• INFECTED STAGE 3 – “Clicker”: Completely blind, acute hearing, use echolocation to seek out prey. Keep your distance! Stage 3 Infected are known for their ferocious attacks and are extremely lethal.
  • INFECTED STAGE 4 – “Bloater”: Rare but dangerous evolution of Stage 3 Infected. Incredibly strong and capable of throwing acidic projectiles. DO NOT ENGAGE UNLESS ABSOLUTELY NECESSARY.
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(Photo: HBO)

How the Infected Work on The Last of Us

“Everyone said the open city was crazy. Like, swarms of Infected running around everywhere. So there aren’t Super-Infected that explode fungus spores on you? Or ones with split open heads that see in the dark like bats?”

Unlike the video game, the Cordyceps infection does not spread through airborne spores. Instead, there are two primary modes of transmission: bites and tendrils that spread the Cordyceps fungus orally in what looks like an open-mouthed kiss of death.

Some Infected last only a month or two, but some have been “walking around 20 years,” according to Joel. When Ellie notices the Infected in Episode 2 move together as if in a hive mind, Tess says the parasite hosts are connected. That poses constant dangers to survivors in the open city outside of the Quarantine Zone: Boston’s ruins are overgown with living fungi that alert the Infected swarm of human hosts.

“The fungus also grows underground. Long fibers like wires, some of them stretching over a mile. You step on a patch of cordyceps in one place, and you can wake a dozen Infected from somewhere else,” Tess explains. “Now they know where you are, now they come. You’re not immune from being ripped apart.”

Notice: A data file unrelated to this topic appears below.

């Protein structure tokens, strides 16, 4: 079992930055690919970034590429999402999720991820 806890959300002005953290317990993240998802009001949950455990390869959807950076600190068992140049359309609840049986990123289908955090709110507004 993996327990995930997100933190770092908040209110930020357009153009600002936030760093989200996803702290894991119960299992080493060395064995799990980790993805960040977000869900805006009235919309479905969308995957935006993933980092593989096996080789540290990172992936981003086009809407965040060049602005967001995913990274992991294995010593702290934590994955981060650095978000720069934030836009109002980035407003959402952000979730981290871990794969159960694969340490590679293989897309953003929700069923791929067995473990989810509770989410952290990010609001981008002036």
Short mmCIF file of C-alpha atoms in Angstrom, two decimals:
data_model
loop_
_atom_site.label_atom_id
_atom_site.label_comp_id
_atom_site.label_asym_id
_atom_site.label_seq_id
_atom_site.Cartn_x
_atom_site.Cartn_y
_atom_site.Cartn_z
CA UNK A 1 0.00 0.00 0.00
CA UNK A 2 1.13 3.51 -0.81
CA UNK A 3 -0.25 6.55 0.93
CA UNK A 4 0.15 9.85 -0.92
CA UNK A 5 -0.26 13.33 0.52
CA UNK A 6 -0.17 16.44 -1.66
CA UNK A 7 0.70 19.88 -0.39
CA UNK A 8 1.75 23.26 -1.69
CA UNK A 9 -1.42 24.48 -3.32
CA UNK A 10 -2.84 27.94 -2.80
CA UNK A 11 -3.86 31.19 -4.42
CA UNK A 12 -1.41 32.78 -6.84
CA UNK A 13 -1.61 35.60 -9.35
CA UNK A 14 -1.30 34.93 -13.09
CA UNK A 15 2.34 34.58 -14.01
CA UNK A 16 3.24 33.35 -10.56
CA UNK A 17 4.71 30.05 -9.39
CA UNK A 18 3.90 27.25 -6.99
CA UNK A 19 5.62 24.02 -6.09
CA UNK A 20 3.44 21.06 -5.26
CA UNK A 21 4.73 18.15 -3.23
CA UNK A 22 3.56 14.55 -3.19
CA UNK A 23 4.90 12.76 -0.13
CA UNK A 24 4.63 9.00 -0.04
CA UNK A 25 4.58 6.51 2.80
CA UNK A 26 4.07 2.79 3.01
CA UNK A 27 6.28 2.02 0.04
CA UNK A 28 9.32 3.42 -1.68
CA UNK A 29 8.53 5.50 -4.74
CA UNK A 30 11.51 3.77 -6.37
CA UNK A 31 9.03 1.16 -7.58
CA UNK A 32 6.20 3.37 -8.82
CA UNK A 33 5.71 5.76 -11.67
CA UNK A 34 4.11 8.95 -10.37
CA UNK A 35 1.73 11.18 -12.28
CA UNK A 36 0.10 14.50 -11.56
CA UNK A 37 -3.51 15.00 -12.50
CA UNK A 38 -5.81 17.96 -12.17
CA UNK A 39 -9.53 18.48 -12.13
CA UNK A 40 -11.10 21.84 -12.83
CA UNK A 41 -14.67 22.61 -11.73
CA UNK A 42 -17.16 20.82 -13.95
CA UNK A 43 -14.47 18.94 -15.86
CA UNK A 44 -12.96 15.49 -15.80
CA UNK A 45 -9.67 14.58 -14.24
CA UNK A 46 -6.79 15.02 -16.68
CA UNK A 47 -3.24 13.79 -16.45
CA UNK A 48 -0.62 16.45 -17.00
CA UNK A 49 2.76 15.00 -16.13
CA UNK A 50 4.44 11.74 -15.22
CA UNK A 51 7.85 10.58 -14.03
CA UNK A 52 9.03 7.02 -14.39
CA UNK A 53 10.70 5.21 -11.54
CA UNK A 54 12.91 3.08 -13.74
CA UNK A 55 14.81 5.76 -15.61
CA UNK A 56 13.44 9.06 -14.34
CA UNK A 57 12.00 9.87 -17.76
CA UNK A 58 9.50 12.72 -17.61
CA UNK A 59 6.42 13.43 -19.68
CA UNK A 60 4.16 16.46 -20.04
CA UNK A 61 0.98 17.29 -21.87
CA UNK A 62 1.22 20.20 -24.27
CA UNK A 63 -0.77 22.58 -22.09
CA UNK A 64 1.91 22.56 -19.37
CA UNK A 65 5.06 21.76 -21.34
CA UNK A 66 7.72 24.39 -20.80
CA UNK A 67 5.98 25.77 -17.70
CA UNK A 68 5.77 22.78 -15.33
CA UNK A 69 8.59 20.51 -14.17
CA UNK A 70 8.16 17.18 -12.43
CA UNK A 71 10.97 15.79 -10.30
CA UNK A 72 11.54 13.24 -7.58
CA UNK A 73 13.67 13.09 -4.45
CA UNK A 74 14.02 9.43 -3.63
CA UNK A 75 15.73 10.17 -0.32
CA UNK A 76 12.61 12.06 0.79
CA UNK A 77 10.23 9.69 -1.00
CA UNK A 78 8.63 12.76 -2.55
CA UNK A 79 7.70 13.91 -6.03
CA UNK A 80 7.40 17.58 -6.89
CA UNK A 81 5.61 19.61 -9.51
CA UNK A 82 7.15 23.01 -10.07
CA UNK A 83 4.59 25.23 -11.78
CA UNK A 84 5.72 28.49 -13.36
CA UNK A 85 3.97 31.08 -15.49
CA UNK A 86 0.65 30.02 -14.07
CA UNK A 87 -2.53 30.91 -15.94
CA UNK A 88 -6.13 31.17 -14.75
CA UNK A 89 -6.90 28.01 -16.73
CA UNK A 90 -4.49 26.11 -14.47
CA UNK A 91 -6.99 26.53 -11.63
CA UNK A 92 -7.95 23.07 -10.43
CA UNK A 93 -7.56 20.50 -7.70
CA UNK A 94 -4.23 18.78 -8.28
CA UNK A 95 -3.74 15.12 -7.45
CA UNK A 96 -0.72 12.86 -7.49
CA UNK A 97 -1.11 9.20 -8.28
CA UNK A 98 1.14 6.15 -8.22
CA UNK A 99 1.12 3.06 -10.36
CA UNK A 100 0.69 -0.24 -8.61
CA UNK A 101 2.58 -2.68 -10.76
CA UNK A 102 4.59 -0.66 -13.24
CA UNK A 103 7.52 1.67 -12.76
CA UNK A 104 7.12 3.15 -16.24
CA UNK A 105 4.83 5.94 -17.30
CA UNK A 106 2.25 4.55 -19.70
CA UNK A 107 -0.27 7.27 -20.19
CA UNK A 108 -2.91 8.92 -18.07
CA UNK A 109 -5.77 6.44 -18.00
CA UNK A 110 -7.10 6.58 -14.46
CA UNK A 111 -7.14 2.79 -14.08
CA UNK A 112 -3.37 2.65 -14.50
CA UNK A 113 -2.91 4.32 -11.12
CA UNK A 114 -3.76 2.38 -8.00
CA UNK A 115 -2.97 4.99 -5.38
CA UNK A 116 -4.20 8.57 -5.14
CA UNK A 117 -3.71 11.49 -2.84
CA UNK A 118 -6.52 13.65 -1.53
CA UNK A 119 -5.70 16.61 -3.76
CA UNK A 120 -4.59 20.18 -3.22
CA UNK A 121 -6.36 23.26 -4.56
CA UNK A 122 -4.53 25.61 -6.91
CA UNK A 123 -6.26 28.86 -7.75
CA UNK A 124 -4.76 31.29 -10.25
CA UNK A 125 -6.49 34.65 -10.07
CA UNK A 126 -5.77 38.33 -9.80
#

Bone-dry fungus indicates dead Infected not stirred by human hosts. Episode 2 pits the trio against Runners (Stage 1 Infected) and the even deadlier Clickers (Stage 3 Infected) — named for their clicking noises — which can’t see, but can hear. Both can be killed with fire or multiple gunshots to the head.

Why Are There No Spores in The Last of Us?

“Obviously, there are some big things that we know we’re keeping [from the video game], of course, but then there are challenges from the game to the show that had to be considered,” series co-creator and showrunner Craig Mazin, who wrote and directed Episode 1, exclusively told ComicBook. “For instance, little things like the spores. In the game, you encounter spores, and you need to put a gas mask on. In the world that we’re creating, if we put spores in the air, it would be pretty clear that they would spread around everywhere, and everybody would have to wear a mask all the time. And probably everybody would be completely infected by that point.”

Mazin continued: “So, we challenged ourselves to come up with an interesting new way for the fungus to spread, but mostly, I think we just connected with the soul and spirit of the game.”

New episodes of The Last of Us premiere Sundays on HBO and HBO Max. Follow for more The Last of Us on ComicBook.